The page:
Category Archive: Myths

Myth: Flint Is the Only U.S. City To Suffer a Tap Water Catastrophe

The toxic water in Flint, Michigan, might be the most well-known water catastrophe in the United States, but it is not the only one.  Newark, New Jersey, has been struggling through a lead contamination issue very similar to the one that took place in Flint. Many families in both cities still rely on bottled water because of the toxic pipelines.  While Flint and Newark are both catastrophes caused by lead pipes, that is not the only issue American towns are facing. Crumbling pipelines have also led to water pressure losses and contamination. The city of Jackson, Mississippi, went more than a month...

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Myth: Aluminum Cans Are Better for the Environment

Aluminum is quickly becoming a top trend in single-use packaging, but it isn’t any better for the environment than plastic. Aluminum can be recycled indefinitely, but the benefits stop there--assuming it is even recycled at all (cans are one of the most littered items in America, according to Keep America Beautiful). Aluminum production emits twice as much carbon dioxide as plastic production. The smelting process for aluminum also emits perfluorocarbon (PFC) emissions that have a global warming potential 9,200 times that of carbon dioxide. Harvesting bauxite, the ore used to make aluminum, is a very dirty process. Bauxite is pulled from open-face...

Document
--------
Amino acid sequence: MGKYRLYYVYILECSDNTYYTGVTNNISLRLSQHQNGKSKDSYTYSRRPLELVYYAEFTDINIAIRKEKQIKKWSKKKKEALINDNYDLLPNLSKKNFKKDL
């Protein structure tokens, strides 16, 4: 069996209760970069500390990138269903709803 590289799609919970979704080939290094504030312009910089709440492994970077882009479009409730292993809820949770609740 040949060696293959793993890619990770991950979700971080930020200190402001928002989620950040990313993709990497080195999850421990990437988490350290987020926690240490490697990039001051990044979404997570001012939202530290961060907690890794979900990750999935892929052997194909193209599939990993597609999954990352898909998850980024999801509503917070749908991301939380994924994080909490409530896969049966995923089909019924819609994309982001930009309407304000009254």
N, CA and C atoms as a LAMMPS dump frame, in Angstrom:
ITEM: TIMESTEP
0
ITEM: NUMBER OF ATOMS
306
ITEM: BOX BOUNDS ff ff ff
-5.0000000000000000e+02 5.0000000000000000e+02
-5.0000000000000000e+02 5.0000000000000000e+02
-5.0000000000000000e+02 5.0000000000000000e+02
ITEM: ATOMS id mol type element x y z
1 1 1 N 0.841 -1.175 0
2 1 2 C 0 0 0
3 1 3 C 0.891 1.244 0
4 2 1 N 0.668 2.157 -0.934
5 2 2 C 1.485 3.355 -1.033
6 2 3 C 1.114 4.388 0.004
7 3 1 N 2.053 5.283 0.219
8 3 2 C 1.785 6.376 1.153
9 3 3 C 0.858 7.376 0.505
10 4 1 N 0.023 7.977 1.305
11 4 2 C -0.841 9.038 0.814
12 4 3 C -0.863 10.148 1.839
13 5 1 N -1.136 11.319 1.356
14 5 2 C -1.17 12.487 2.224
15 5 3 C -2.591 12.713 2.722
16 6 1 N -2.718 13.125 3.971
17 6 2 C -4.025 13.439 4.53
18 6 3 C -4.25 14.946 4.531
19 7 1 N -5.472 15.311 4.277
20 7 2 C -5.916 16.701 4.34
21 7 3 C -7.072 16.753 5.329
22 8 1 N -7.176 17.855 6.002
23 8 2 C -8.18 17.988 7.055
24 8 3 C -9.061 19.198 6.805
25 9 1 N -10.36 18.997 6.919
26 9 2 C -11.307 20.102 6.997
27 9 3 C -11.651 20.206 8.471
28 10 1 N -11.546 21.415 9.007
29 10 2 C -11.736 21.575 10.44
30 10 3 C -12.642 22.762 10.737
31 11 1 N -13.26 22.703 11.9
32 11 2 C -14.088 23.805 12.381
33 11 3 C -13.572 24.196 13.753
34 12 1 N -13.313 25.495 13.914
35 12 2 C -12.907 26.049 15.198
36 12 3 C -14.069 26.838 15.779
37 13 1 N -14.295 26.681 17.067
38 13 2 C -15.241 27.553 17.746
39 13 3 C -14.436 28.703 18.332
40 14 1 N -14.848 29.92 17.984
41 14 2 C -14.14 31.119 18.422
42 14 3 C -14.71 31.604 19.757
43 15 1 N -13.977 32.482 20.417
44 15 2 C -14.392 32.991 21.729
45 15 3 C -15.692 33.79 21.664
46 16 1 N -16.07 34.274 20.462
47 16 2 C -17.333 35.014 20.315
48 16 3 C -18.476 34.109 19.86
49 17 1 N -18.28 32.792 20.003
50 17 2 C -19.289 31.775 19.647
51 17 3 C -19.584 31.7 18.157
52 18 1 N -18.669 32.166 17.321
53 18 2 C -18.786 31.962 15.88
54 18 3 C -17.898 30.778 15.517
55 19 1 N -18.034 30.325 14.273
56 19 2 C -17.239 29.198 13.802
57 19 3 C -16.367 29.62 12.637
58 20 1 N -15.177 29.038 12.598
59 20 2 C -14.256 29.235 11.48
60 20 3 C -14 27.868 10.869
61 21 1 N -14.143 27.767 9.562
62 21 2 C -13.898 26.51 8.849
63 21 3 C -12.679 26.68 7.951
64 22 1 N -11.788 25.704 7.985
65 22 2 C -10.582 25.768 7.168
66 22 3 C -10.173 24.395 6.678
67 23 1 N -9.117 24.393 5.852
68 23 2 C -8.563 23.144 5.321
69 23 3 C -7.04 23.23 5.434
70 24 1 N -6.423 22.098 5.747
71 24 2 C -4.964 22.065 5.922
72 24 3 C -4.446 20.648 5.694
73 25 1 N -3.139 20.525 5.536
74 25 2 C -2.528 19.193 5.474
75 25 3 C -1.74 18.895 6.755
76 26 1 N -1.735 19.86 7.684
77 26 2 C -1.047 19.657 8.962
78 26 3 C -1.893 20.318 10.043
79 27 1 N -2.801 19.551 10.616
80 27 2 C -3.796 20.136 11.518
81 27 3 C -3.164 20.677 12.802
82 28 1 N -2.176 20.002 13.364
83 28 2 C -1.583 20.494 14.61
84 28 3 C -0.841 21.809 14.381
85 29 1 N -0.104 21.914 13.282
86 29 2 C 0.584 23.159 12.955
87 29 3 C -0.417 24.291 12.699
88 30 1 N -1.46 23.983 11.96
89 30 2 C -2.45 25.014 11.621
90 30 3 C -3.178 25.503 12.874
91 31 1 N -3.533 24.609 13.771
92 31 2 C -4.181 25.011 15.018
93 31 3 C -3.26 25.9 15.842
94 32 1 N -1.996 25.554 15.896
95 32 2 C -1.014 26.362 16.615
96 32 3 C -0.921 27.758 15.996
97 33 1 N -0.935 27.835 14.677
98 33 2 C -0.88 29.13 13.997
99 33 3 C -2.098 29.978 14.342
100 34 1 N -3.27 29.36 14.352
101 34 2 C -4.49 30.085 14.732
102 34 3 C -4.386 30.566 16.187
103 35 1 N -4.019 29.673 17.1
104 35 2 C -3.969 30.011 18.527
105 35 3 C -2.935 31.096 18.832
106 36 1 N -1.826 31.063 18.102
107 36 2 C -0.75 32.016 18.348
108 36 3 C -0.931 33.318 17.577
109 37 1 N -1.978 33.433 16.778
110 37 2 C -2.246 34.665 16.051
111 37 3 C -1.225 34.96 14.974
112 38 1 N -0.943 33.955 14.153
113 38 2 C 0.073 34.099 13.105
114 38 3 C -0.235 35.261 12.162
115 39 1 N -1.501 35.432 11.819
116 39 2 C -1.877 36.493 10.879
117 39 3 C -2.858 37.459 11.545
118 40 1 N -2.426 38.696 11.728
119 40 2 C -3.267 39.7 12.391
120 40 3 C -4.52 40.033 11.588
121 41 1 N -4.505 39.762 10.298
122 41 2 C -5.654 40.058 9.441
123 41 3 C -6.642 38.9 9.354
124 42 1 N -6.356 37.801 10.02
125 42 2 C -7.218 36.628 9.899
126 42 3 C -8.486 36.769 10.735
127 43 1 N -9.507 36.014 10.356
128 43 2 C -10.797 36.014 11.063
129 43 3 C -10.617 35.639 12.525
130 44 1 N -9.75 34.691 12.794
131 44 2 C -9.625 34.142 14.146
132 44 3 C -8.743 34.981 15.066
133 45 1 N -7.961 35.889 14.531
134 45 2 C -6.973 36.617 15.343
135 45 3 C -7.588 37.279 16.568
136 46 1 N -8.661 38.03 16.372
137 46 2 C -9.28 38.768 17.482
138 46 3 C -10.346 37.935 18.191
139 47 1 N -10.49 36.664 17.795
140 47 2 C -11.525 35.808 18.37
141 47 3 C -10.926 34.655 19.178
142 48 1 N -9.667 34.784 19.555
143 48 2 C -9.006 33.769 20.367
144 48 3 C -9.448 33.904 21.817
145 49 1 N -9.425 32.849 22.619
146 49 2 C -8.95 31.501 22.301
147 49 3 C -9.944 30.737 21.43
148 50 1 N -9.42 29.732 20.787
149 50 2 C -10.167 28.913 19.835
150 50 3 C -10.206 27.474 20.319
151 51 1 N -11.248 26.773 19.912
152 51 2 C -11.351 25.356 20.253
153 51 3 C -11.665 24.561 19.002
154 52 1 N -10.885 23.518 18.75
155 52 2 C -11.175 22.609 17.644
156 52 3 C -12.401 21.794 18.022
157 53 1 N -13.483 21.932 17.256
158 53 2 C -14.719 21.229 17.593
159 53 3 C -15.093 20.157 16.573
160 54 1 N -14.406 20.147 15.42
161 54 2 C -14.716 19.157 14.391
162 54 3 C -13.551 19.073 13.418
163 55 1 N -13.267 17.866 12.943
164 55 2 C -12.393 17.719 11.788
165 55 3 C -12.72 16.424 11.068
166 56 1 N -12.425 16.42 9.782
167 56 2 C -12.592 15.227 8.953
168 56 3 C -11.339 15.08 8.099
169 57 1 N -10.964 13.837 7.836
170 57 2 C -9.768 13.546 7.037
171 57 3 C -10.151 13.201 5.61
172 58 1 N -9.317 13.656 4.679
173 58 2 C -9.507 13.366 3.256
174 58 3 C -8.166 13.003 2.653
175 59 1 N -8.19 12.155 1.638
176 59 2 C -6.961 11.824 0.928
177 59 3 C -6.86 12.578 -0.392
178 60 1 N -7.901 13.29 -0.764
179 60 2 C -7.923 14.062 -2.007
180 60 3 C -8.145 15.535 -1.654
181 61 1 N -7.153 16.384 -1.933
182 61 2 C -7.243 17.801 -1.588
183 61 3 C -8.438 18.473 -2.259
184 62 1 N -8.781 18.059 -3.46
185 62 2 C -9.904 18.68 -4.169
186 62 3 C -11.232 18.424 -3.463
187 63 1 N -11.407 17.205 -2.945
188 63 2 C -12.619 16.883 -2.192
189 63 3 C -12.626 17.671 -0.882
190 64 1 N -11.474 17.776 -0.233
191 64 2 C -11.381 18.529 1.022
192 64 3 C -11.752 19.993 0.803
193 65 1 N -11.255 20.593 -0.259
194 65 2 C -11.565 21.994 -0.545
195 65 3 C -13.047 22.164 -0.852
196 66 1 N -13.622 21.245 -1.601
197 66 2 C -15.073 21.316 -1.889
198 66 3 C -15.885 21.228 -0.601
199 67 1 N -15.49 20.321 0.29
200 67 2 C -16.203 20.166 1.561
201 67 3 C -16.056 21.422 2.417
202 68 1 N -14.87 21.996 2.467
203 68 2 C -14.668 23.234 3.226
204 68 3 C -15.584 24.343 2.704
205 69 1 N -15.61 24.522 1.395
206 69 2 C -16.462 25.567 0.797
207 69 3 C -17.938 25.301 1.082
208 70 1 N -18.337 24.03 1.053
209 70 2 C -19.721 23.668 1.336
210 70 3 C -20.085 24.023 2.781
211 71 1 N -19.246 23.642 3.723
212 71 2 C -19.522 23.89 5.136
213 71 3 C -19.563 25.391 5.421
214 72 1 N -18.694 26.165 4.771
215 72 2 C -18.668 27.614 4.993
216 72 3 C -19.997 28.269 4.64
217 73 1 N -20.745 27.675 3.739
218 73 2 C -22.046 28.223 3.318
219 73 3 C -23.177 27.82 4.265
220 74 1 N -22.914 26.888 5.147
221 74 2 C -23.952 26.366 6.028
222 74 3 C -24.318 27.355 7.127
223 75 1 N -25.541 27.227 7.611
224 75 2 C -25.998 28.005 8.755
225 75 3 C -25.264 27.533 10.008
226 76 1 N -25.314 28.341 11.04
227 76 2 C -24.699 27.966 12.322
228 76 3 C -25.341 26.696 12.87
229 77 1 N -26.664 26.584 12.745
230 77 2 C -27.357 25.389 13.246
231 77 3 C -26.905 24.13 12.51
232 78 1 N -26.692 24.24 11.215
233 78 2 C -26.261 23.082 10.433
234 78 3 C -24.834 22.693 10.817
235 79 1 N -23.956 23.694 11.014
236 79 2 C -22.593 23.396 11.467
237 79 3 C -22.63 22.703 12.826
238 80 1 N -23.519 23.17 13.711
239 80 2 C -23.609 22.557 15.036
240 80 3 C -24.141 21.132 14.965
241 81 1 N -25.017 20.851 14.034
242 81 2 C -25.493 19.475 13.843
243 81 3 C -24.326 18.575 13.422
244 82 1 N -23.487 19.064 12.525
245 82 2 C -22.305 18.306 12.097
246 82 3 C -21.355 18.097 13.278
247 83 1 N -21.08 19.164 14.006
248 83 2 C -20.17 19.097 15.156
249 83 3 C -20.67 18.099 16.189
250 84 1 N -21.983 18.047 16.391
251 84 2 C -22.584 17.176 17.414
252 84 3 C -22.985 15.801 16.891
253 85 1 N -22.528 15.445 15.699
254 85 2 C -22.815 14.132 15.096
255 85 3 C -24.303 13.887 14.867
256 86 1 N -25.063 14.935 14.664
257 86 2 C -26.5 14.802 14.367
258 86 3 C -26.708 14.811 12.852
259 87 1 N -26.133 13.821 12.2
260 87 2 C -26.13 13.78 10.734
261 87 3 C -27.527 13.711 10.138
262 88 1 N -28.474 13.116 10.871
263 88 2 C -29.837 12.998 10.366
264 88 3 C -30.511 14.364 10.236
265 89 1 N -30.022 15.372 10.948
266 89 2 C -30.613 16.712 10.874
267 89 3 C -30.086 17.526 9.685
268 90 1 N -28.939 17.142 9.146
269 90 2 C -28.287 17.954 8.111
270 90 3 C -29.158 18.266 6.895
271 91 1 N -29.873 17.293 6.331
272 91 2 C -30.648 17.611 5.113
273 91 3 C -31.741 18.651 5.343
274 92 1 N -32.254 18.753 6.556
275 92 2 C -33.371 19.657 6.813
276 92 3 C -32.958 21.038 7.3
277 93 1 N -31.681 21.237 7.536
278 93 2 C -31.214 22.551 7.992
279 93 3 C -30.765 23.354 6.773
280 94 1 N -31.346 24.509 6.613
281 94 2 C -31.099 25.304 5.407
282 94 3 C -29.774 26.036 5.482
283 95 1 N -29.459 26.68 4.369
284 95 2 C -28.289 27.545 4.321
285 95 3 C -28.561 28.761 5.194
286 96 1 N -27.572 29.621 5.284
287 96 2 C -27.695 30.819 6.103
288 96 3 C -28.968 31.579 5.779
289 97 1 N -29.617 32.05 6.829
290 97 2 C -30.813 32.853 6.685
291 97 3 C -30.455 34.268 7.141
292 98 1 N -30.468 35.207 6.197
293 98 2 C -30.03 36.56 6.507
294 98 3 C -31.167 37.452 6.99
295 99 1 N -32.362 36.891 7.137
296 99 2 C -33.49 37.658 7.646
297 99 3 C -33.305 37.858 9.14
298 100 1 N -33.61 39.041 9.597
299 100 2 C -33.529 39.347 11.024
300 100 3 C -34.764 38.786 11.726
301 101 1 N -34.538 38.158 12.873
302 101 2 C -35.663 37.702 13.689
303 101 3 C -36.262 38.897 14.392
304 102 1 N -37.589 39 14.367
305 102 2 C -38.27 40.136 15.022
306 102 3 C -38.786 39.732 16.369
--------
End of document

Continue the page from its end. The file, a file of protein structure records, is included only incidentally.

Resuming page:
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Myth: Solar Panels Are Environmentally Clean

Solar panels are often touted as the environmentally friendly alternative energy source, but they carry many hidden environmental harms. To start, the solar cells themselves require many rare earth minerals that must be harvested from dirty strip mines throughout the world to construct the photovoltaic cell itself and the massive batteries needed to store the power generated. After the solar cells are made, they must be placed in an area with unrestricted sunlight, occasionally leading to deforestation and the displacement of nearby wildlife. Solar cells do not last forever. When solar cells can no longer generate power, they become toxic trash....

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Myth: America’s Tap Water Is In Good Shape